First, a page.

Posted @ Thursday, February 14, 2013 12:07 PM by Des
Thanks for sharing this great article Patrick! Technique and consistency are key to a propper handwash with soap and water and are rarely found. If you haven't seen or tried the CleanTech Automated Handwashing Systems, please check them out atwww.meritech.com orwww.resurgenthealth.com The systems are now in over 3,000 food plants, 1,000 restaurants and 300 hospitals nationwide. They are also now on three cruise lines for passenger use. Every handwash provides the same results every handwash and the systems use 75% less water, waste and labor. Feel free to e-mail me if you have any questions mcolbert@meritech.com
Posted @ Thursday, February 14, 2013 12:33 PM by Michele Colbert
A very well focused article and useful video. The following idea of Paul Alper is just what shoud be implemented as an alphabet of the strategy in infection control and prevention: "educating the simple 6-step technique to hand washing; ideally, this technique along with some simple rules on the when/how to wash hands should be routinely taught to children at a young age where it can become embedded as 'unconscious competent behaviour'"
Posted @ Thursday, February 14, 2013 6:20 PM by Nina Gatcheva
Regarding the negative comments about alcohol (and otherwise) hand sanitizer, I have a brief story. About a dozen years ago leading up to the momentous APIC/HICPAC/SHEA/IDSA/CDC Hand Hygiene Report of 2002, I was contacted 45 minutes before air time by a Good Morning Today ? national TV program networks as one of the very qualified TV doctors was going to teach America to hand wash to prevent the winter epidemics and he wanted to know if alcohol hand sanitizer worked. The evidence was so overwhelming that in those 45 rapidly faxing minutes he was convinced. Not long after that all of our professional organizations (as above) with backing by CDC also agreed. Lets not fight it, lets just to learn to use it to maximize its effectiveness.
Posted @ Friday, February 15, 2013 8:40 AM by Barry Michaels
A supplemental process to increase hand washing safety would be a final rinse or the complete 20 second rinsing of the soap off your hands with ozonated water.
Posted @ Monday, February 18, 2013 5:38 PM by Jonathan Cuyno
Thanks for the comment Jonathan. I know ozonated water is used commonly in food processing and wondering if it's as common in other typical workplace and home environments?
Posted @ Monday, February 18, 2013 6:01 PM by Patrick Boshell
While I appreciate the safety aspects of drinking ozonated water and many commercial water bottling companies use this technology, I believe that rinsing with any water will do. If anyone out there has data that ozone water rinses can provide efficacy in standard in vivo hand hygiene testing, I would be interested. That said, I performed extensive rinse testing in the late 1990's under a variety of conditions at different ozone concentrations, combined with bland and highly antimicrobial soaps, to no avail. The testing lab, ozone system manufacturer and I were all fairly disappointed that there was no difference between plain vs. ozonated water rinse. Conclusion: Just rinse hands well.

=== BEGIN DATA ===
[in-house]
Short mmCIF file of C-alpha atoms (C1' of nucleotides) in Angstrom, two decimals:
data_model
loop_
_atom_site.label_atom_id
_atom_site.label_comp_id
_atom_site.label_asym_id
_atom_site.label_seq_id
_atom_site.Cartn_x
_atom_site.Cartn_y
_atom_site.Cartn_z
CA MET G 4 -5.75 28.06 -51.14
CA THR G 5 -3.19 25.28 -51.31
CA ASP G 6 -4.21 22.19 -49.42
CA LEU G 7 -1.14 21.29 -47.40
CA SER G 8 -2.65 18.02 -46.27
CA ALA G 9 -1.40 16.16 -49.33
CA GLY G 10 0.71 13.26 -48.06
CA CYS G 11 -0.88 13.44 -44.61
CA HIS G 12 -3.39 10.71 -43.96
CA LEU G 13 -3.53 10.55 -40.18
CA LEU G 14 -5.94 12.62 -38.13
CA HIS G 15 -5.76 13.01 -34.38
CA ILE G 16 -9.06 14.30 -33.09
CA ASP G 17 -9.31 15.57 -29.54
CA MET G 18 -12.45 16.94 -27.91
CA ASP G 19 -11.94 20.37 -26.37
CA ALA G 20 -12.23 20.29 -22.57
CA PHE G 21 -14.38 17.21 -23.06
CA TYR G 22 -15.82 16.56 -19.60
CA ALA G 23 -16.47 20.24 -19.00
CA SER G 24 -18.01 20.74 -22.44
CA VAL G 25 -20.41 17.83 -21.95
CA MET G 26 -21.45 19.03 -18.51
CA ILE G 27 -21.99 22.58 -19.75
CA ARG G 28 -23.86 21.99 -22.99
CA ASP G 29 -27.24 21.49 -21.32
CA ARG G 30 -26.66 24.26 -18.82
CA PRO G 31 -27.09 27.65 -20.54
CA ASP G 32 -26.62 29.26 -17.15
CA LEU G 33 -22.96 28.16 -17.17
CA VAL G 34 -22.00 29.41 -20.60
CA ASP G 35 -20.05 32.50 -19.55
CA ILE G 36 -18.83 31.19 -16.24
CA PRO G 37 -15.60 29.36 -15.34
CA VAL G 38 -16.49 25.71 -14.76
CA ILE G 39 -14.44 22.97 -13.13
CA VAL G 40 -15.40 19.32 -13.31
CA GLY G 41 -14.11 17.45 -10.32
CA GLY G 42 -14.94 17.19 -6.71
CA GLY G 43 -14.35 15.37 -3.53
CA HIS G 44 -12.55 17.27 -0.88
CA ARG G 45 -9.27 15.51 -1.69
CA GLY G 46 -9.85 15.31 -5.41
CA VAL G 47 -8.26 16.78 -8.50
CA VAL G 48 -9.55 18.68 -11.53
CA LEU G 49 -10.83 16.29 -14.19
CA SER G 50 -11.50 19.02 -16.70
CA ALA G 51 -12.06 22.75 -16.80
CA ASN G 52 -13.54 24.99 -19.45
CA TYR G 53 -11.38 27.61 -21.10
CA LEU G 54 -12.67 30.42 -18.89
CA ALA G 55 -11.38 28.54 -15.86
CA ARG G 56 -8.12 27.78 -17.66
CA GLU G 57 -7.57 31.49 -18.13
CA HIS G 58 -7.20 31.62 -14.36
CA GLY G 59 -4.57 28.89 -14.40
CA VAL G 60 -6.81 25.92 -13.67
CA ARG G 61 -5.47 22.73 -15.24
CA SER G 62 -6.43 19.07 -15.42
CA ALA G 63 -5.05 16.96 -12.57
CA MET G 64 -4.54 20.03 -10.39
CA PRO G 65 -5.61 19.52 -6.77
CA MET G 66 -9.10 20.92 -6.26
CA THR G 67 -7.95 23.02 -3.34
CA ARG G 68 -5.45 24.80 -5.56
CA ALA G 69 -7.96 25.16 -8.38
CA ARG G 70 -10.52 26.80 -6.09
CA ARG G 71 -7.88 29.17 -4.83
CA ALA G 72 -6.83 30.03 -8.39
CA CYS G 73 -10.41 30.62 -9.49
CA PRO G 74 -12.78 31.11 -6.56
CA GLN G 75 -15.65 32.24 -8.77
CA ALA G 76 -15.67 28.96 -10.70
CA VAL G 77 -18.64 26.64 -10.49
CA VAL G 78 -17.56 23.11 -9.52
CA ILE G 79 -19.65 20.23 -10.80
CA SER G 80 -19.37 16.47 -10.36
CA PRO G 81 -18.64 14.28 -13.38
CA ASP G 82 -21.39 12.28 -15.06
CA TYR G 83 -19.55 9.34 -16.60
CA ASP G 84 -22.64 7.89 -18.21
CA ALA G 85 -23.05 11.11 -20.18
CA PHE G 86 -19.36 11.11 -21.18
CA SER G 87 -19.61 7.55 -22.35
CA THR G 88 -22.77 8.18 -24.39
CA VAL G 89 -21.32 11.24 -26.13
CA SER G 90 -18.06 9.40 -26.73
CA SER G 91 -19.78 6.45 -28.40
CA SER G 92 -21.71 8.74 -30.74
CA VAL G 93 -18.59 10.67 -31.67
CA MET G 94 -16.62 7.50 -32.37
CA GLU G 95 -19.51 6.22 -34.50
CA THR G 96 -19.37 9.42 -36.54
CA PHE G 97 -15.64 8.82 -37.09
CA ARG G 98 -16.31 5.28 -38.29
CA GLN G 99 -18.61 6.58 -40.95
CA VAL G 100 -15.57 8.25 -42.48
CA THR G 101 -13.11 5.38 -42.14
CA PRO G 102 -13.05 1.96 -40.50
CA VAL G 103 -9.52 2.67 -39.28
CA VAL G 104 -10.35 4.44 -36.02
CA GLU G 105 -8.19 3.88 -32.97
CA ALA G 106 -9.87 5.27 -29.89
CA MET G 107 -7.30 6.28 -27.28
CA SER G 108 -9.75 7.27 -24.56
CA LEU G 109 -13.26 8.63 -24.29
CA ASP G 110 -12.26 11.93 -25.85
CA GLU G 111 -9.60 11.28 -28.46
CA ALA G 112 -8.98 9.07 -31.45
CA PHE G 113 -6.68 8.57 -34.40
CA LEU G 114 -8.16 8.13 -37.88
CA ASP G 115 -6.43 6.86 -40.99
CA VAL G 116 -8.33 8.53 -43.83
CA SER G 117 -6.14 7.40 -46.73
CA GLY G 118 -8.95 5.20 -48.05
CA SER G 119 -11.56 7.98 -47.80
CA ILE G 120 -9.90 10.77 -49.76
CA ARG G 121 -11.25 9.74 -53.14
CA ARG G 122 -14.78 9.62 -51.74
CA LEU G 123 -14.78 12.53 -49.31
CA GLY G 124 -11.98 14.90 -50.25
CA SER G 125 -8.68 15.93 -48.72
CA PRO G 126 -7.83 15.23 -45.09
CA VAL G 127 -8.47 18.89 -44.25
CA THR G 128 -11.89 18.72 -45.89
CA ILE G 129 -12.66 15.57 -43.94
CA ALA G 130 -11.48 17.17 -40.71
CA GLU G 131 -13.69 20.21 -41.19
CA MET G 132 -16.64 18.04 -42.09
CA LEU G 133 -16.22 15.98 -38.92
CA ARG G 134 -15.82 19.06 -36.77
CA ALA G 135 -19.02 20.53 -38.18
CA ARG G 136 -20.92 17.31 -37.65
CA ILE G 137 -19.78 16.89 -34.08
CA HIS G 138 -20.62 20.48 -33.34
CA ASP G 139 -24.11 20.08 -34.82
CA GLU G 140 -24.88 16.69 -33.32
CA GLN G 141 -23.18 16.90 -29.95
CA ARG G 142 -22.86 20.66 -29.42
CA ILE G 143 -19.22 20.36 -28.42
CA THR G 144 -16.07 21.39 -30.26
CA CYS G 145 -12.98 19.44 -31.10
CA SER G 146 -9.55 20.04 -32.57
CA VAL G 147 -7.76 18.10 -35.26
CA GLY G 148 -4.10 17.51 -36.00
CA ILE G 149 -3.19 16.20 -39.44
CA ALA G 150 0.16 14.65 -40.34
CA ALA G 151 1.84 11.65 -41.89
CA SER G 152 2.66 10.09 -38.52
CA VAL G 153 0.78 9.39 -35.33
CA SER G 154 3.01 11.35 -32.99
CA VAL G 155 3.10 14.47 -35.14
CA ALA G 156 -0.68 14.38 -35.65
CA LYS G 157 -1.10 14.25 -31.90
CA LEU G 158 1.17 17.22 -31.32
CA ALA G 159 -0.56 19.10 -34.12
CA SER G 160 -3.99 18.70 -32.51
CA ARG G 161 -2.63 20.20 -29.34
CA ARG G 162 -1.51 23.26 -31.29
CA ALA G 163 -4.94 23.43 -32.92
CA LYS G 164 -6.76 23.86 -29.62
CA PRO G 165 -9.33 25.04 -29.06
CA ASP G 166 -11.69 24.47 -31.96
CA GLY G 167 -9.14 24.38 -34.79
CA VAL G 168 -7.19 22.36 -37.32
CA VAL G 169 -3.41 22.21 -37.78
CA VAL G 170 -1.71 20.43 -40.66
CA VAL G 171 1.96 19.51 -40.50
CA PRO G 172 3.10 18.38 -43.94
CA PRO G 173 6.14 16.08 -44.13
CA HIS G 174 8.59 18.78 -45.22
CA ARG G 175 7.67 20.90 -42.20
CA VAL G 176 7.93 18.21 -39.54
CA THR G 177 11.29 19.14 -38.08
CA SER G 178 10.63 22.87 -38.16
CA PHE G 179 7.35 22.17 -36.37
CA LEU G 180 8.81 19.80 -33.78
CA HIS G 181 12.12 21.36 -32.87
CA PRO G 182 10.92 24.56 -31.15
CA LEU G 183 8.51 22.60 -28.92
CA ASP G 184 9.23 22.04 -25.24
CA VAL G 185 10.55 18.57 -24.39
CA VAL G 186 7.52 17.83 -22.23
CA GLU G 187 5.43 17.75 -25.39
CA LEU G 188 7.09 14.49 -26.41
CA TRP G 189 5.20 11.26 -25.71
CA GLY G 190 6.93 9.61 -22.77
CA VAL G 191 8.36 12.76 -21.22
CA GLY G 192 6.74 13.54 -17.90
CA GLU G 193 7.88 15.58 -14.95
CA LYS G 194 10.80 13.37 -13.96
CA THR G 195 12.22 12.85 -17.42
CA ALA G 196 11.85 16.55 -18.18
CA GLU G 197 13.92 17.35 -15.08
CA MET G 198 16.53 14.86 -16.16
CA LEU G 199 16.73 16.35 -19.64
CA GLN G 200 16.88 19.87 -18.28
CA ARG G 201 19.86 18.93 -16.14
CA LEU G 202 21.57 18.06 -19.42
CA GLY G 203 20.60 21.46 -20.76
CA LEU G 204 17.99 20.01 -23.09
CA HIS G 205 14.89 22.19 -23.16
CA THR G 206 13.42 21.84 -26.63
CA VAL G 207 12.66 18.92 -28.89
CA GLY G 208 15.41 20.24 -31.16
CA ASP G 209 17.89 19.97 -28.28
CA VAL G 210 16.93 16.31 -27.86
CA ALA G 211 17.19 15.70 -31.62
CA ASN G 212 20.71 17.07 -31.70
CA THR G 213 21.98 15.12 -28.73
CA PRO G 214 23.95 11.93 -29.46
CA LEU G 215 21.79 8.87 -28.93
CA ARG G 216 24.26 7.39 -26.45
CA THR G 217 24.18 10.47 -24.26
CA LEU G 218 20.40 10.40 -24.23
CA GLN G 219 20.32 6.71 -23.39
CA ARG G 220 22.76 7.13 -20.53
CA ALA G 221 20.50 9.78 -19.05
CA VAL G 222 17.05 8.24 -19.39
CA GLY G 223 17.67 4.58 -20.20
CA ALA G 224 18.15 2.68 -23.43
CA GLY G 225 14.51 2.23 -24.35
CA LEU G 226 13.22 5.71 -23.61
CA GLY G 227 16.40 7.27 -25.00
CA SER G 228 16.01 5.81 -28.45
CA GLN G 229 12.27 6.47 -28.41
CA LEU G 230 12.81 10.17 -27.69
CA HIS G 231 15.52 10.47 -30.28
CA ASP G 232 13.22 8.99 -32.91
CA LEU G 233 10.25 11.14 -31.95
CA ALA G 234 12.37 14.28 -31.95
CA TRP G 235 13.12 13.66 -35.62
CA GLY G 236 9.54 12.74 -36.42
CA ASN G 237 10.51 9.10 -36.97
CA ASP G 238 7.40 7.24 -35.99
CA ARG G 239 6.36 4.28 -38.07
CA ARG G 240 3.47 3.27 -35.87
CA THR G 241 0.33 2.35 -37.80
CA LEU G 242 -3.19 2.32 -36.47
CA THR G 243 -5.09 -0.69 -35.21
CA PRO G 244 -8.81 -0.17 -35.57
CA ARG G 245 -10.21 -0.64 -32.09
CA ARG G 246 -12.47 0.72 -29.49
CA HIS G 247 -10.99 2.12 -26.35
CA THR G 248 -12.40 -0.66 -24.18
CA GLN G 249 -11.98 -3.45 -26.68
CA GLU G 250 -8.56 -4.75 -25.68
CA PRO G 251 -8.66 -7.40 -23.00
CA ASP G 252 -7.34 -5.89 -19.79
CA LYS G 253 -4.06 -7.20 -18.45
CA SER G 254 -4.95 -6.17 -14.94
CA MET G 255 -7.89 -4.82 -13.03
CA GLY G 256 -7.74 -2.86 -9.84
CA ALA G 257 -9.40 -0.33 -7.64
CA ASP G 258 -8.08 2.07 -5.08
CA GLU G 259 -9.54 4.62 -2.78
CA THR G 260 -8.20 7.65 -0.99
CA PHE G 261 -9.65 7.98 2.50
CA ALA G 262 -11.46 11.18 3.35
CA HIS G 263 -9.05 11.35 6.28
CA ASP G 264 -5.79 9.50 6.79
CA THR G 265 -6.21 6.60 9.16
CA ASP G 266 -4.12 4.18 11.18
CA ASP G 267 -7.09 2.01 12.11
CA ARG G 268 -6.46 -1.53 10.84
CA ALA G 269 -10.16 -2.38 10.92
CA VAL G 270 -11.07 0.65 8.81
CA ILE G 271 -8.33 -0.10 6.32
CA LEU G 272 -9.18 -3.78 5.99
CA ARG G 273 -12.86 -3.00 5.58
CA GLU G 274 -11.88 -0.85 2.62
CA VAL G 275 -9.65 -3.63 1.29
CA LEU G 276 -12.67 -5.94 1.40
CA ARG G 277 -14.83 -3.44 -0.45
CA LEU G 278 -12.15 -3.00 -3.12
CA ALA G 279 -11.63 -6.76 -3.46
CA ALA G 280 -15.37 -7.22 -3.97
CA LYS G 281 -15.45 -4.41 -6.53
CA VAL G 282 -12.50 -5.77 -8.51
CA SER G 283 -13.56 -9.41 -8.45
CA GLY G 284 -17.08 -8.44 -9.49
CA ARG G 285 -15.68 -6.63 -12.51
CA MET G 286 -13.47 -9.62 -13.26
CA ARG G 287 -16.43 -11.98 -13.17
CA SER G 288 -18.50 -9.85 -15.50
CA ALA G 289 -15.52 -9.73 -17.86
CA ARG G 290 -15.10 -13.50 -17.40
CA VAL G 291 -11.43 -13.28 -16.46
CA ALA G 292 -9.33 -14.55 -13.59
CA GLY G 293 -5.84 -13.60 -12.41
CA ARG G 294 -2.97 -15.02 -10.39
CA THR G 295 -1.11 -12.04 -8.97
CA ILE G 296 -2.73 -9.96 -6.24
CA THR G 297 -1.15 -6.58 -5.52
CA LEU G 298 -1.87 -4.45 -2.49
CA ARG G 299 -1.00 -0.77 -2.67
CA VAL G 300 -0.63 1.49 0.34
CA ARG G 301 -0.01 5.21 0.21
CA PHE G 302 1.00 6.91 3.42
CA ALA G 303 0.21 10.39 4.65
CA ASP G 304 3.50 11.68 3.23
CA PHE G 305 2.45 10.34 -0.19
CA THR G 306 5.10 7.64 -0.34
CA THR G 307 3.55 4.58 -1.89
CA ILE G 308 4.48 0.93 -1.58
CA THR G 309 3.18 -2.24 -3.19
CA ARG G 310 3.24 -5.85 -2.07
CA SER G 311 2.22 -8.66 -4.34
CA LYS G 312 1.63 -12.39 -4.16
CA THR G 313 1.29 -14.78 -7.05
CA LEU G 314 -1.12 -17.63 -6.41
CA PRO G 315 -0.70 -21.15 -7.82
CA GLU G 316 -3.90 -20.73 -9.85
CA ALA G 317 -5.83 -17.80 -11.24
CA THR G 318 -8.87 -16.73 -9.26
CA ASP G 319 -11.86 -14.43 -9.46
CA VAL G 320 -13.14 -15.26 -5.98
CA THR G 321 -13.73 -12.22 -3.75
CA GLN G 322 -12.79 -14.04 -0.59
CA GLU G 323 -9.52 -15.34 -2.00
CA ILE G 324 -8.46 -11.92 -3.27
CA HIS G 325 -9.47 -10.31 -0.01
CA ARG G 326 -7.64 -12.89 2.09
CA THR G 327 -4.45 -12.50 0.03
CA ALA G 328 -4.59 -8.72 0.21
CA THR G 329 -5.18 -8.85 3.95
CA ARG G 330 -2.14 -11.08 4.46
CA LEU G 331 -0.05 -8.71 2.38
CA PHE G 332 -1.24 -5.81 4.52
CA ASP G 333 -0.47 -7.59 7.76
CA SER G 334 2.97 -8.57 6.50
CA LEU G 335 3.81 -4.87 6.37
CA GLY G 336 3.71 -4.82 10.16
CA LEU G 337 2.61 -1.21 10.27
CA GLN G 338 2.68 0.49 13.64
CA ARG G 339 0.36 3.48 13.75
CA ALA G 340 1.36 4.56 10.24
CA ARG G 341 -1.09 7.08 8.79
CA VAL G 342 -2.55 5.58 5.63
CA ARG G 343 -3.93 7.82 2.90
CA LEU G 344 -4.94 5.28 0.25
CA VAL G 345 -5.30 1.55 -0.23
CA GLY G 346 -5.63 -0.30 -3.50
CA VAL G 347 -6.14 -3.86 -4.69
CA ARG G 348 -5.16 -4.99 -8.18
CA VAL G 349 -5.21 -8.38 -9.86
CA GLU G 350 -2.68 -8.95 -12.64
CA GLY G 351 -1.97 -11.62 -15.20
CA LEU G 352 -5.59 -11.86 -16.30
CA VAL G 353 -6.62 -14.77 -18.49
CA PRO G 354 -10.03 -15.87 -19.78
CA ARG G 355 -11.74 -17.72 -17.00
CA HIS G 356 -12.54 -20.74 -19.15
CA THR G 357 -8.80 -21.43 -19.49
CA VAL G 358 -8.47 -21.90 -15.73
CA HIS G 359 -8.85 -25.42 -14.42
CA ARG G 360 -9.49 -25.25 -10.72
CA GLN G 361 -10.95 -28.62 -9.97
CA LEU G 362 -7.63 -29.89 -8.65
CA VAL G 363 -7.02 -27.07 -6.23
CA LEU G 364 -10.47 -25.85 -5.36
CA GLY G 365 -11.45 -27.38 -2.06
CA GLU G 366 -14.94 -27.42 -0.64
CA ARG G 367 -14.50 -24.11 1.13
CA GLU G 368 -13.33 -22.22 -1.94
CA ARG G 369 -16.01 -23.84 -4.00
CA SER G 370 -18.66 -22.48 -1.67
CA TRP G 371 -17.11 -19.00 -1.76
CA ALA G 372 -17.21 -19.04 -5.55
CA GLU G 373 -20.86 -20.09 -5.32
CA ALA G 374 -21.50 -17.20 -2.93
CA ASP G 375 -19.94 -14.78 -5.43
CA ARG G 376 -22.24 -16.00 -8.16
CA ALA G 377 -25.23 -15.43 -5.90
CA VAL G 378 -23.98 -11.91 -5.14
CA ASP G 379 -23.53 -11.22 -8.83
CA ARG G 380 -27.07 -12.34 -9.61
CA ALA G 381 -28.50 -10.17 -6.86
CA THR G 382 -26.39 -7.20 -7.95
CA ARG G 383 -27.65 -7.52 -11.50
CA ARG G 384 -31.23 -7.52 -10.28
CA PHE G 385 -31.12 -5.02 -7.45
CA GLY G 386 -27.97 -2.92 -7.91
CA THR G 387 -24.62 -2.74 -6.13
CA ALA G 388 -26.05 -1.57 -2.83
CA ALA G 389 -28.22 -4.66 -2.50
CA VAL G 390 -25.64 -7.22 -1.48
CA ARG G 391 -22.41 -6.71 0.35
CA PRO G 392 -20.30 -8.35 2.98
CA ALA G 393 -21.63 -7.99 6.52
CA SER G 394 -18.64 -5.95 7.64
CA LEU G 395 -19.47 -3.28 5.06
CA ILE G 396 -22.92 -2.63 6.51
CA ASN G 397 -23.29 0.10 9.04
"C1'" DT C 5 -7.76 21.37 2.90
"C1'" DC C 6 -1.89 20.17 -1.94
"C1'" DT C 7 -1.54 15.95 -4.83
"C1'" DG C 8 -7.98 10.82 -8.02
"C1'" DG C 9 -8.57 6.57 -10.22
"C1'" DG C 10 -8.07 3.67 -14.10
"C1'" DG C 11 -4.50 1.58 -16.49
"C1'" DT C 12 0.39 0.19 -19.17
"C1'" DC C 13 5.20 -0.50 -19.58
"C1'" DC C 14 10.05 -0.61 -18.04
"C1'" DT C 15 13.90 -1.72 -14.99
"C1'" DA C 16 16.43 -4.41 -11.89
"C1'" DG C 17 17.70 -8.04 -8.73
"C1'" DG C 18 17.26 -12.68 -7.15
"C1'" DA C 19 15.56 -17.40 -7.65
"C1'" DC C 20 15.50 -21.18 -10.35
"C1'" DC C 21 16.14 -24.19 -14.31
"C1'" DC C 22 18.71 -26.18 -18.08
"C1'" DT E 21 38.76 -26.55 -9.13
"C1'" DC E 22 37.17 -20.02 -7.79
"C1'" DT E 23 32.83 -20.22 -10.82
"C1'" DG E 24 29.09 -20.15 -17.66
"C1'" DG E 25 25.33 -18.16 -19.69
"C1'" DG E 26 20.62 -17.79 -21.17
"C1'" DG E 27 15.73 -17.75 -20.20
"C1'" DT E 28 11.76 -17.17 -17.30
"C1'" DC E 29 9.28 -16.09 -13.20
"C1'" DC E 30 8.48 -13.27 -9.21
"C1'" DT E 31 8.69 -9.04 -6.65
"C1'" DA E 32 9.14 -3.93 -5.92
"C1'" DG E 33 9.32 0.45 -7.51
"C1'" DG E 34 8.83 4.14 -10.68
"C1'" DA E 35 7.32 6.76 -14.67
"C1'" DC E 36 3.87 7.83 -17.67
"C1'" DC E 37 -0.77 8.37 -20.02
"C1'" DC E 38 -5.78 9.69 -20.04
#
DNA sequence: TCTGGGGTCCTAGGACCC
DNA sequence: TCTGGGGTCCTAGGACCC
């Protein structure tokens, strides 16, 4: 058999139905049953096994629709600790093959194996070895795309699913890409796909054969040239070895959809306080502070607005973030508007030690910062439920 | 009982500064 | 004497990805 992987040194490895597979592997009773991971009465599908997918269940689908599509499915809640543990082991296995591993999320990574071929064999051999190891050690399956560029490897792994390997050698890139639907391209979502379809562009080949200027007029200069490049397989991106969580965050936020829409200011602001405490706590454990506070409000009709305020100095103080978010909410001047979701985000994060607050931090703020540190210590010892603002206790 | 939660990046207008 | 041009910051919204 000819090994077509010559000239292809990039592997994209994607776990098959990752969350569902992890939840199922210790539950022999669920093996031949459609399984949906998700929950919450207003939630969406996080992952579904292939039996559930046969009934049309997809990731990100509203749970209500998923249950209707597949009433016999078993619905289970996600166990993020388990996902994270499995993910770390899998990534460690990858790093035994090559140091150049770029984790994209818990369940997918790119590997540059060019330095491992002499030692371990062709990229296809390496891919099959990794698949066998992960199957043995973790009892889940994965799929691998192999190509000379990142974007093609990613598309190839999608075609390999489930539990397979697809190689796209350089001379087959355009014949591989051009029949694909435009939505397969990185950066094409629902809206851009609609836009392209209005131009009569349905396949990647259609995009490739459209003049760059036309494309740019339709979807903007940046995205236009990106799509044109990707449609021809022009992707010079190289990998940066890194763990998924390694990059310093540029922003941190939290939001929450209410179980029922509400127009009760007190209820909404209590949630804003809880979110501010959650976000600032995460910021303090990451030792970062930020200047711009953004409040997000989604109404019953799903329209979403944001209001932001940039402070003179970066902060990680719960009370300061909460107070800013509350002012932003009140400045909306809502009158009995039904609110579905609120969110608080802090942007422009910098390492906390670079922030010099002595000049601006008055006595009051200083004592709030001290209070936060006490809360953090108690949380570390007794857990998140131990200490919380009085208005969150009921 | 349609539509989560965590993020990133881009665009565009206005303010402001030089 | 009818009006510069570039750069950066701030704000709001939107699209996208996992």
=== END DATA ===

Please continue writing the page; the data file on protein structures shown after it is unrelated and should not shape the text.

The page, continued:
Posted @ Monday, February 18, 2013 6:11 PM by Barry Michaels
Patrick ozonated water is used for many hygienic conditions especially outside the US. The problem is that chemical companies control the laws here in the US. Patrick I do agree with your test results. However the issue is about quality of Ozone molecules PPM truly dissolved in the water. 23 years ago most commonly they could achieve on average .05 - .10 PPM in water. Today the portable on demand machines that I have used can safely produce (no NOx) 4.00 to 6.00 PPM in the water stream making the water a true disinfectant. We know that at 2.0 PPM an instant kill will occur through cell lysing where the cell structure of the bacteria or virus is completely destroyed. Not just retarding that can cause strains. The other thing is that the ozone molecule is completely dissolved into the water so the water now becomes the carrier for the ozone molecule can be absorbed into the cracks of skin and under the finger nails thus killing bacteria where scrubbing tools would be needed. Another benefit is that fact the water will become 3 times more oxygenated than typical tap water. It will help the healing process for minor scrapes and wounds by killing bacteria in the wound and allow the skin to absorb oxygen through the water absorption. We have SGS test results and I have personally showered in 1.5 - 2.0 PPM ozonated water everyday for the last two years. Again, I will say that I am biased but there is too much old and misinformation that lives on the Internet. It has taken me two years but finally there are many organizations including schools that are looking into using this level of ozonated water for safer hygiene and food safety as it will kill MRSA. Again, This is about supplemental insurance to achieve higher standards where chemicals and process have failed to the point of deaths.
Posted @ Monday, February 18, 2013 8:05 PM by Jonathan Cuyno
Thanks for the message Homi. We do have a personal size alcohol foam hand sanitizer in a 50 ml size which is great when you're on the go. We'll keep you informed of other new developments.
Posted @ Monday, February 18, 2013 9:36 PM by Patrick Boshell